AUGUSTA, Ga. (WJBF) - The FDA took a major first step in helping people who suffer from seizures. Almost 50 children with epilepsy in Georgia spent the past two years taking small drops of a new drug by mouth. With improvements in their seizures, an FDA advisory committee gave the green light for the fist pharmaceutical form of plant based treatment.
"Awesome. Totally awesome."
Just three words for this mother, Valerie McCormick, meeting her child for the first time. At 10-years-old, Preston finally has personality.
"This child has been in here all along. But he just couldn't get out, you know? With his brain seizing non-stop, he couldn't get out. And now, his brain has slowed down enough. The seizures have slowed down enough he's able to express himself," McCormick told us.
Preston smiles. He also cries and yells. His mom told us a clinical trial Preston started two and a half years ago is what helped. They are one of 46 families participating in Augusta University's cannabidiol oil trial for people with epilepsy. Now, that oral medicine is closer to helping more people after a Food and Drug Administration advisory committee recently recommended approval of the first prescription drug for Epidiolex. It is manufactured by GW Pharmaceuticals.
AU Health Child Neurologist Dr. Yong Park led the trial at Childrens Hospital of Georgia.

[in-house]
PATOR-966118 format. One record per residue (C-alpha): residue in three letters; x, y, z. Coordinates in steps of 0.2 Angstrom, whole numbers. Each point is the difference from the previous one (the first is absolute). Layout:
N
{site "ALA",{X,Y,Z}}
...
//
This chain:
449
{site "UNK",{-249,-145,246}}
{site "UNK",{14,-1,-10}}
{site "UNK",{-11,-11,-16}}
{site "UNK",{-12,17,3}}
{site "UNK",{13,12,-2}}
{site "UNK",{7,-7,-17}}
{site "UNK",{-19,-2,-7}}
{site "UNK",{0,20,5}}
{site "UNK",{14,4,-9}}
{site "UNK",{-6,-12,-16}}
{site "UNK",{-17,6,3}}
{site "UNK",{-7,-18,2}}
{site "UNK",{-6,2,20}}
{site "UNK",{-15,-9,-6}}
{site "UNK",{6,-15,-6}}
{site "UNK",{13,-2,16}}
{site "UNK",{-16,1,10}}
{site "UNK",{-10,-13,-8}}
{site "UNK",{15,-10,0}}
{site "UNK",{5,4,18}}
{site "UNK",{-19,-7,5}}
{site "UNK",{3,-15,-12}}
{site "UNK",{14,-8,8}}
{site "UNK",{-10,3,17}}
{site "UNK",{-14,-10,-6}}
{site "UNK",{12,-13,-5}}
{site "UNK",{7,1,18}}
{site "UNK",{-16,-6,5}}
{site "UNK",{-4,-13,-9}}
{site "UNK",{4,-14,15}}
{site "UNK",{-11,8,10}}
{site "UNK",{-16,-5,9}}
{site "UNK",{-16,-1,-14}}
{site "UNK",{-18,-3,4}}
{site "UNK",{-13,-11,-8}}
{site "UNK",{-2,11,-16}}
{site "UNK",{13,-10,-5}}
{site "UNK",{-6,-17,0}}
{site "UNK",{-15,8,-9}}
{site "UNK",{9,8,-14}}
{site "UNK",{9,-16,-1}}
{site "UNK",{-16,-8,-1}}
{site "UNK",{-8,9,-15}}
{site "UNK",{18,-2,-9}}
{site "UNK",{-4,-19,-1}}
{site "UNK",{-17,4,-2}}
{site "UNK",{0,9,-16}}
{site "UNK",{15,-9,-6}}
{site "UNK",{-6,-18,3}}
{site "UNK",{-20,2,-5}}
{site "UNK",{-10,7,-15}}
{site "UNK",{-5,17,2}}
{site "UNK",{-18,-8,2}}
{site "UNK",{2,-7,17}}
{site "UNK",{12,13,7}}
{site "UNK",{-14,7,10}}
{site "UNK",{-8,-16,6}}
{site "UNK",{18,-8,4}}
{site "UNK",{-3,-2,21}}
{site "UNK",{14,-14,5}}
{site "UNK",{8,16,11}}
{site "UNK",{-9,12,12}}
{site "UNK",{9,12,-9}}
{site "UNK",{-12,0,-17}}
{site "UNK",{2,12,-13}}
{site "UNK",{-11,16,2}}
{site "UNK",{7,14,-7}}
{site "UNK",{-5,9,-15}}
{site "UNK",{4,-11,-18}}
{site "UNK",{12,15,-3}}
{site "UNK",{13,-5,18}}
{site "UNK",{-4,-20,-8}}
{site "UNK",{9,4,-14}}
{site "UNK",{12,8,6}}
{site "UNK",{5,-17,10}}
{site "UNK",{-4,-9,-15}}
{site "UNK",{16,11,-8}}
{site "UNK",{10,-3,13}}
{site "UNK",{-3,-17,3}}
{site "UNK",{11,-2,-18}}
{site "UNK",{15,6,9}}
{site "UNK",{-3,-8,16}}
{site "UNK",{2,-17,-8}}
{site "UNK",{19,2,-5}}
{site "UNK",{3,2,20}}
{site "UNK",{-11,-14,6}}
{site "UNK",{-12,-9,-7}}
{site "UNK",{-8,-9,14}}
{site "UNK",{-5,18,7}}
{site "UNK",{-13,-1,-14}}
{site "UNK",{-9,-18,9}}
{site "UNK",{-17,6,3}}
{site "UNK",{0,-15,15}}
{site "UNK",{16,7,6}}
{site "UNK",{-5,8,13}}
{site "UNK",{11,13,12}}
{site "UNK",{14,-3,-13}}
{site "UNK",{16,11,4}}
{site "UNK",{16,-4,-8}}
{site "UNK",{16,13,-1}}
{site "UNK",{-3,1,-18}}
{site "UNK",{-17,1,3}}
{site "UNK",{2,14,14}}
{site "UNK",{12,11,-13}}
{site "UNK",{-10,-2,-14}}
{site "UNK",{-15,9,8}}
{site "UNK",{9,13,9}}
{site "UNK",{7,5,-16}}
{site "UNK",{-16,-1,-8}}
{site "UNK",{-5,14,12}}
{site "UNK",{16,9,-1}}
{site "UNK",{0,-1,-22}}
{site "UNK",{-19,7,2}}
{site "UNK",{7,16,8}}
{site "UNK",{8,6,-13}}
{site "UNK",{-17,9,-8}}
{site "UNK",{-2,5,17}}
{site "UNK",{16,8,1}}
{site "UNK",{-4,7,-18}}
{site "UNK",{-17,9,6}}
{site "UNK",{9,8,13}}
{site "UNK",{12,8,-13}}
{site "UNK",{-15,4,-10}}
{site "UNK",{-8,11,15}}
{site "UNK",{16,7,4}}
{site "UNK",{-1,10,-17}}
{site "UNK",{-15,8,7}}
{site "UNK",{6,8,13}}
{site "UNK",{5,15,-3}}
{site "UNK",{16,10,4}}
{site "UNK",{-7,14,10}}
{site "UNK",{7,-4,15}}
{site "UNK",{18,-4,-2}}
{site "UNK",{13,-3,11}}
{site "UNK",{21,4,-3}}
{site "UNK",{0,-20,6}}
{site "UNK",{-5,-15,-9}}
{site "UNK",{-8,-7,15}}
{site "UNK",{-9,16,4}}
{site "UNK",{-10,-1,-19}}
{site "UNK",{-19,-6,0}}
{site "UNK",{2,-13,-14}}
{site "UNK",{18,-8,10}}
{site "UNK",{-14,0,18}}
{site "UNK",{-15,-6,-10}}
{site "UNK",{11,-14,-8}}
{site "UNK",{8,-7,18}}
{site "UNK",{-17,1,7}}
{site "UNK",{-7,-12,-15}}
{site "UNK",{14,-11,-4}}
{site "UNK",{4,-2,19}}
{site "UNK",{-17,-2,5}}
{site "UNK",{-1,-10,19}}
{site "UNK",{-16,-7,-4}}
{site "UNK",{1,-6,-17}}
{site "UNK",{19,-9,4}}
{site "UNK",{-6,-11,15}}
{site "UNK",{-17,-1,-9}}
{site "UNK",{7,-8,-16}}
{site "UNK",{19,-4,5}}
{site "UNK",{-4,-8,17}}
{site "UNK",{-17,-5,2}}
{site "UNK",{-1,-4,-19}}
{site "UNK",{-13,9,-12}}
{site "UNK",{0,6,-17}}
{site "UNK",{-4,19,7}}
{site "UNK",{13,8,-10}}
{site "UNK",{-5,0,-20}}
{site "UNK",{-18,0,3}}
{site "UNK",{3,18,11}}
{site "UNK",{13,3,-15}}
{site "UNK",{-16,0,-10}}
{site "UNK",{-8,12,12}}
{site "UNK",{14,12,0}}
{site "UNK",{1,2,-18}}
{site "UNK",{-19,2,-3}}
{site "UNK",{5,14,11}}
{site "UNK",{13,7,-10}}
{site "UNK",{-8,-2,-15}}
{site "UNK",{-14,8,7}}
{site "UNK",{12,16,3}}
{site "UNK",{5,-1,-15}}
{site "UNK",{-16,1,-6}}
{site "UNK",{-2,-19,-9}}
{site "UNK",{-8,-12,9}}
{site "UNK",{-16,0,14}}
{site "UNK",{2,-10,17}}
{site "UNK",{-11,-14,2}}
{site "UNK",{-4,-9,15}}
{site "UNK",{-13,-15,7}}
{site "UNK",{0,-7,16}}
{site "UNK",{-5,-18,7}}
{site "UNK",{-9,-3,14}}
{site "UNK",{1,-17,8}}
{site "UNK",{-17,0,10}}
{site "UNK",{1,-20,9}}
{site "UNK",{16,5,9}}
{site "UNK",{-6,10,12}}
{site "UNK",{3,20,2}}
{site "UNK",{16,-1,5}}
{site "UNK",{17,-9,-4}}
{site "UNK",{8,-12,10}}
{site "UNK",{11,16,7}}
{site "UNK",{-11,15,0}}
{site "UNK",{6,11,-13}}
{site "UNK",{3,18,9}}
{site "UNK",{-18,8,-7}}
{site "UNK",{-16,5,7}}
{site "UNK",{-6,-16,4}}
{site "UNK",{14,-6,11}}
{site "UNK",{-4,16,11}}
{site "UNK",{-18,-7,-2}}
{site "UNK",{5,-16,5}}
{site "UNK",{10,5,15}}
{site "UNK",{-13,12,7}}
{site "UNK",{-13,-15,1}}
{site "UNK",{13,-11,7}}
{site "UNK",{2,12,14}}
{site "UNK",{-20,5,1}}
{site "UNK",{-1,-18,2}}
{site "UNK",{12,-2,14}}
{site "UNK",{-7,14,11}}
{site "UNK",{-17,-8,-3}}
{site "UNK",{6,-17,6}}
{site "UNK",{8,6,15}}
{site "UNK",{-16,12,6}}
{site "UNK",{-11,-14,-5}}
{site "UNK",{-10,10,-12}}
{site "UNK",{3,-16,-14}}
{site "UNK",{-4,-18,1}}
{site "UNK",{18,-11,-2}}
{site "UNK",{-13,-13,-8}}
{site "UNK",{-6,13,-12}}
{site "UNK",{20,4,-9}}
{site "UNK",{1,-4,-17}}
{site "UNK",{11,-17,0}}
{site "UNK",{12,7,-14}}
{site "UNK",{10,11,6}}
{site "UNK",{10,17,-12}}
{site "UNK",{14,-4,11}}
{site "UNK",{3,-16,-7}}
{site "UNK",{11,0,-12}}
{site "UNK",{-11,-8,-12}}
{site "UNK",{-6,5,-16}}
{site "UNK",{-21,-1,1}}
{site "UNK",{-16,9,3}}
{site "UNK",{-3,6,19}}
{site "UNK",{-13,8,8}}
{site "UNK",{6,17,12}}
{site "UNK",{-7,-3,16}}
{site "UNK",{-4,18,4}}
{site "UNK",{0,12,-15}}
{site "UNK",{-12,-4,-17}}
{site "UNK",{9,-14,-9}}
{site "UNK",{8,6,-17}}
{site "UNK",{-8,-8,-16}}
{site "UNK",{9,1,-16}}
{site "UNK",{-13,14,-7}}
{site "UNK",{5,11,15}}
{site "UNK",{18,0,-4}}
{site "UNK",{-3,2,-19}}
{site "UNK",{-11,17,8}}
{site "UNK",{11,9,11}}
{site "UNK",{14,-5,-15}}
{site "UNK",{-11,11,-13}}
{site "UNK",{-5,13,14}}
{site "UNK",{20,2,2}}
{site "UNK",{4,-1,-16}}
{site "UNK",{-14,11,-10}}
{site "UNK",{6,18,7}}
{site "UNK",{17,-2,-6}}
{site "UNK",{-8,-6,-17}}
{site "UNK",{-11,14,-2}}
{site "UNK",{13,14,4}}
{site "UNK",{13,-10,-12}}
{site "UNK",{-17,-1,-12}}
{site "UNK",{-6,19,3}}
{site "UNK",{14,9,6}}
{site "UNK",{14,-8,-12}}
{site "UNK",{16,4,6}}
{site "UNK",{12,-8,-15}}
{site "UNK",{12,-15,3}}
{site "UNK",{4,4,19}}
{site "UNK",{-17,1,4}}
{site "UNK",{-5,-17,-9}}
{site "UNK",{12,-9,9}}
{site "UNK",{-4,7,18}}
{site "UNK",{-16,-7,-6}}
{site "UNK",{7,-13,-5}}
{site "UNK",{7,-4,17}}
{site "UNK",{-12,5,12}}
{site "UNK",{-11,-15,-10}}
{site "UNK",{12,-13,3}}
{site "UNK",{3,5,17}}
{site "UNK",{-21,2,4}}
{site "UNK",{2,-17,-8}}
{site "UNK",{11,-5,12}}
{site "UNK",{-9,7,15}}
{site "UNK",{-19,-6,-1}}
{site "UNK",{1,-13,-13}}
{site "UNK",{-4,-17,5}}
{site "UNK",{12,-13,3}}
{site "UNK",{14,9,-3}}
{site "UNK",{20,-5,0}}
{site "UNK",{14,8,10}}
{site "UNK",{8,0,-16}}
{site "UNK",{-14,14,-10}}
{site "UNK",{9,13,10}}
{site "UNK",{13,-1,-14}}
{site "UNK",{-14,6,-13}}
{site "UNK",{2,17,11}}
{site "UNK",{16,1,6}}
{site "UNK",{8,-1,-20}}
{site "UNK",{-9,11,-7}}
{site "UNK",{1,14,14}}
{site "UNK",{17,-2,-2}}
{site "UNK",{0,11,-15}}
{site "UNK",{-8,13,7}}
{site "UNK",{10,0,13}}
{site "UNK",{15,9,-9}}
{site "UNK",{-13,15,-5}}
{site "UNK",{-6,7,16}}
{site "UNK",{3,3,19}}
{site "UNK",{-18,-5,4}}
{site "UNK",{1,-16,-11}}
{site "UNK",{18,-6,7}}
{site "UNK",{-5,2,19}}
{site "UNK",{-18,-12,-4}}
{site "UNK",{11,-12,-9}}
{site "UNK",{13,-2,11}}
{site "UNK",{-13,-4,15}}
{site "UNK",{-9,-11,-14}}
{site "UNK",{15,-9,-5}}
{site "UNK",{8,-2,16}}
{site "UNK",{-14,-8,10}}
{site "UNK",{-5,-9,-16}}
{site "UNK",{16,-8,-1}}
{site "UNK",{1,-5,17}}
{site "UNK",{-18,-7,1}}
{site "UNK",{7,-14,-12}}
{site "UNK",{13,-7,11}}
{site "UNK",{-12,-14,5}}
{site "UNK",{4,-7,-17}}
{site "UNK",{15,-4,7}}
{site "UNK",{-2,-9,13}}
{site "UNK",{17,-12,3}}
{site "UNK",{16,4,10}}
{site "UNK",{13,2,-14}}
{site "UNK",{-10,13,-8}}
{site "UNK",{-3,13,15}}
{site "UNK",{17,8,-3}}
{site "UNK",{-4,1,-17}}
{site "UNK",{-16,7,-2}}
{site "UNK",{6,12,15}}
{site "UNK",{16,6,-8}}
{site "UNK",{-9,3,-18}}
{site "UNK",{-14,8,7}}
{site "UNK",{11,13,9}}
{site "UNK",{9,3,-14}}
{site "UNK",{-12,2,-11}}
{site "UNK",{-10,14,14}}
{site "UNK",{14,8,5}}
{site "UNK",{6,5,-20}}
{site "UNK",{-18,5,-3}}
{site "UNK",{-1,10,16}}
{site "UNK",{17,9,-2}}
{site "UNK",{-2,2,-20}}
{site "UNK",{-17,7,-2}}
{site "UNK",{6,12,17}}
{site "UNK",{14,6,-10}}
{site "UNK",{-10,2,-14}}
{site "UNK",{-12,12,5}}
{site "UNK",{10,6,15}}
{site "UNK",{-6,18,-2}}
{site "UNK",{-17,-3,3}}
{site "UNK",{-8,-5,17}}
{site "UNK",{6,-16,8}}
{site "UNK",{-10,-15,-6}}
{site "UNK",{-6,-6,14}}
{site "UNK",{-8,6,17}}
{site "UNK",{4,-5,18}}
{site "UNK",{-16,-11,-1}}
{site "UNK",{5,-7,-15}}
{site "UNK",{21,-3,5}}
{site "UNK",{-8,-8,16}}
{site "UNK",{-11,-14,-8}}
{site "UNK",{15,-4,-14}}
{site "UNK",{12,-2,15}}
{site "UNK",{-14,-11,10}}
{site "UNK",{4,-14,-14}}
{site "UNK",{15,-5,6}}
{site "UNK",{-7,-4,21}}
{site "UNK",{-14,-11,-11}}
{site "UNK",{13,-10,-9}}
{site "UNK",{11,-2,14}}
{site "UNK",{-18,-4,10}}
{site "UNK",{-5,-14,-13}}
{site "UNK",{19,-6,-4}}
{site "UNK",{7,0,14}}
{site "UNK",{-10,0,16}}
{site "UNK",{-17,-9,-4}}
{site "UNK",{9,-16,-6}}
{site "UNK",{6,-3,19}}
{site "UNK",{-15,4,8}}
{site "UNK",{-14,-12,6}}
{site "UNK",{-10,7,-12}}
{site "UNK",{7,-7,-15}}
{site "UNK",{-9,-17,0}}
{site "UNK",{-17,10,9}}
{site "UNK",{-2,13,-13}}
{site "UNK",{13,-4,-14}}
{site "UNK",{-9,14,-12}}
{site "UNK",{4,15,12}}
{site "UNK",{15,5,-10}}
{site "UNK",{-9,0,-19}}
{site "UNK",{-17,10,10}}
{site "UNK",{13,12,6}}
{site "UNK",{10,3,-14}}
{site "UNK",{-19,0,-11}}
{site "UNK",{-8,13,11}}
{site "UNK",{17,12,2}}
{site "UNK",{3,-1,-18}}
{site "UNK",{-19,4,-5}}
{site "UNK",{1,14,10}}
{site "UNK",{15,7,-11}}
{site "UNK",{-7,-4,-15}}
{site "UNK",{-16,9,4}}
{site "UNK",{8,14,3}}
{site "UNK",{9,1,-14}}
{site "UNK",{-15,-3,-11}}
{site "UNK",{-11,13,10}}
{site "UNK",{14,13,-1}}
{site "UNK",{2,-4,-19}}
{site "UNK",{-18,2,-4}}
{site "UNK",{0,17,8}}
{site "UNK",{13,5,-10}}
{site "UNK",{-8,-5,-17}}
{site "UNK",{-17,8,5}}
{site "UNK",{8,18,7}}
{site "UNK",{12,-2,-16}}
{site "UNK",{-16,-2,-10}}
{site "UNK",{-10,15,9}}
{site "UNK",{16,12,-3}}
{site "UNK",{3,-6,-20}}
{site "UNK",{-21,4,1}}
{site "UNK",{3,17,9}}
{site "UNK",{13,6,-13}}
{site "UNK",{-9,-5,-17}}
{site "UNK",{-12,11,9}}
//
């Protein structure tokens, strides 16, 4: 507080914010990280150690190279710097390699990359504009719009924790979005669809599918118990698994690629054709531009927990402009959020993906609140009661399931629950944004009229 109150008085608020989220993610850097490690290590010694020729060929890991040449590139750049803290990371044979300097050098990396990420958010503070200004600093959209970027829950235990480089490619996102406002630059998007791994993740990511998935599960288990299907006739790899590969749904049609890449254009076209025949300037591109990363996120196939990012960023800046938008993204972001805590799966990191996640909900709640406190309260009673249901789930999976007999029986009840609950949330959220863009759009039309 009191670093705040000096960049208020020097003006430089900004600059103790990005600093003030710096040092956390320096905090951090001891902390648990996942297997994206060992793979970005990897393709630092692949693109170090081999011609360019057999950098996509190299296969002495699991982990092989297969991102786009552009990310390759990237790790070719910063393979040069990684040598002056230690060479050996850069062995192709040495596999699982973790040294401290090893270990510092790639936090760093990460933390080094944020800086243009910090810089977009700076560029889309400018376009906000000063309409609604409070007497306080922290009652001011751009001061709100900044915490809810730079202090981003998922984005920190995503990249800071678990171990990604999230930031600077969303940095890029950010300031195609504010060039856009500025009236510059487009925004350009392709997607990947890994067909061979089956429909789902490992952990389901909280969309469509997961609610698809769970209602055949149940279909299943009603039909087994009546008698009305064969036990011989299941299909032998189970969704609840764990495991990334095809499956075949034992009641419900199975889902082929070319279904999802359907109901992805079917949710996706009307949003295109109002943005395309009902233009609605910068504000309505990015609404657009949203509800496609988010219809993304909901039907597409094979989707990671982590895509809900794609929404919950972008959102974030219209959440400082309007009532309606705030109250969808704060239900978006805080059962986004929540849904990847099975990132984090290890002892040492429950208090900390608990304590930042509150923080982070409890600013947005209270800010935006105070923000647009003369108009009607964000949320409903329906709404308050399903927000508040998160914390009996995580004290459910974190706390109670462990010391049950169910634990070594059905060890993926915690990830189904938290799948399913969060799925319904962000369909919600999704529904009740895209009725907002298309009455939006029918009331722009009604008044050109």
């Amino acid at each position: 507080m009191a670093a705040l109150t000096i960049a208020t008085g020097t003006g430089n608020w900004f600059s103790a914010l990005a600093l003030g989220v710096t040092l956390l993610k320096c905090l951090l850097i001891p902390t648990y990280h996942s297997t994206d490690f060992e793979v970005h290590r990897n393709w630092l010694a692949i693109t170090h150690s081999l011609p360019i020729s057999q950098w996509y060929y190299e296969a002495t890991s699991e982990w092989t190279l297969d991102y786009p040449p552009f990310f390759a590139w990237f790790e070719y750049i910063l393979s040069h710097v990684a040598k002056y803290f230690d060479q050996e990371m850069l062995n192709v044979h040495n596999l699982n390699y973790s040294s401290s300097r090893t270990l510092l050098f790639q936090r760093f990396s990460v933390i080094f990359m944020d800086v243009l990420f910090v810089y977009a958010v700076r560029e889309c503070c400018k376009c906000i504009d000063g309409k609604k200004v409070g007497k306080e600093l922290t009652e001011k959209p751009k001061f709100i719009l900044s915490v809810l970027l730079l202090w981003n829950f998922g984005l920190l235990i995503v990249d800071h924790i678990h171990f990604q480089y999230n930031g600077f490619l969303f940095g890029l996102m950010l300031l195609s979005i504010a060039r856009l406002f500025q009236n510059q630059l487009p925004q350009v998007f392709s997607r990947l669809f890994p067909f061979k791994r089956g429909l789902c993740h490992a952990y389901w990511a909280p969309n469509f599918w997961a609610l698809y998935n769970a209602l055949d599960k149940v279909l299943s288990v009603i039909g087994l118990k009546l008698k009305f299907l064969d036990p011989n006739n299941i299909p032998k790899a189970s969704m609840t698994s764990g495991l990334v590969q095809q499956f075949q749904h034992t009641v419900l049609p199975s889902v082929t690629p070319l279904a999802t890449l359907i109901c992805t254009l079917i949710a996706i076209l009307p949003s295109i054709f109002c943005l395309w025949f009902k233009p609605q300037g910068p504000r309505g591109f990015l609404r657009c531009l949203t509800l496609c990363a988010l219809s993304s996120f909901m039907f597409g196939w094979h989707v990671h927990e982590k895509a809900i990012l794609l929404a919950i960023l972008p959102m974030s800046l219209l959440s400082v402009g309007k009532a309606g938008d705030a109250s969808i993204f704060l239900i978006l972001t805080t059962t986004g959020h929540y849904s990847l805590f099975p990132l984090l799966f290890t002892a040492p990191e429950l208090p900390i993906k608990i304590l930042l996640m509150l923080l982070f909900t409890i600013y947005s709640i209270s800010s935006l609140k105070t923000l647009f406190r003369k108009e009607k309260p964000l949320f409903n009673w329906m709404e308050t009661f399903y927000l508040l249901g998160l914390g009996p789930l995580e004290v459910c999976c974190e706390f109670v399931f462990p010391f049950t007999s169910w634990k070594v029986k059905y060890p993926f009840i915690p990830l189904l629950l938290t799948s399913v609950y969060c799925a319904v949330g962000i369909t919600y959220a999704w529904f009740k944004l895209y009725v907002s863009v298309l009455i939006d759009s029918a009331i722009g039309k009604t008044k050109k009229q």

"I was told it would be June," he said of the full FDA approval. "That's what I was told several months ago."
Dr. Park also told NewsChannel 6 majority of the people taking the drug has seen a reduction in seizures. He also said it has proven to be safe.
"It used to be no seizure free days almost every day. But now it skips days," he said.
"I couldn't even begin to count how many he used to have. I would lose count at 30, 40 , 50 a day," McCormick said of her son's epilepsy. "I can count on one hand how many he has now."
Cannabidiol or CDB for short derives from cannabis. The approval would treat seizures caused by Dravet syndrome and Lennox-Gastaut syndrome, which McCormick said her son has. But with the drug set to be approved by the FDA, Preston is finally becoming a normal 10-year-old kid.
"If he's not happy, he lets me know. When he is happy he lets me know. He verbalizes. He laughs. He smiles. If he's not happy, he whines, he cries, he yells out at me," she said.
Approval could come as soon as June. If that happens, Epidiolex would be the first ever FDA approved medicine for Dravet Syndrome patients.
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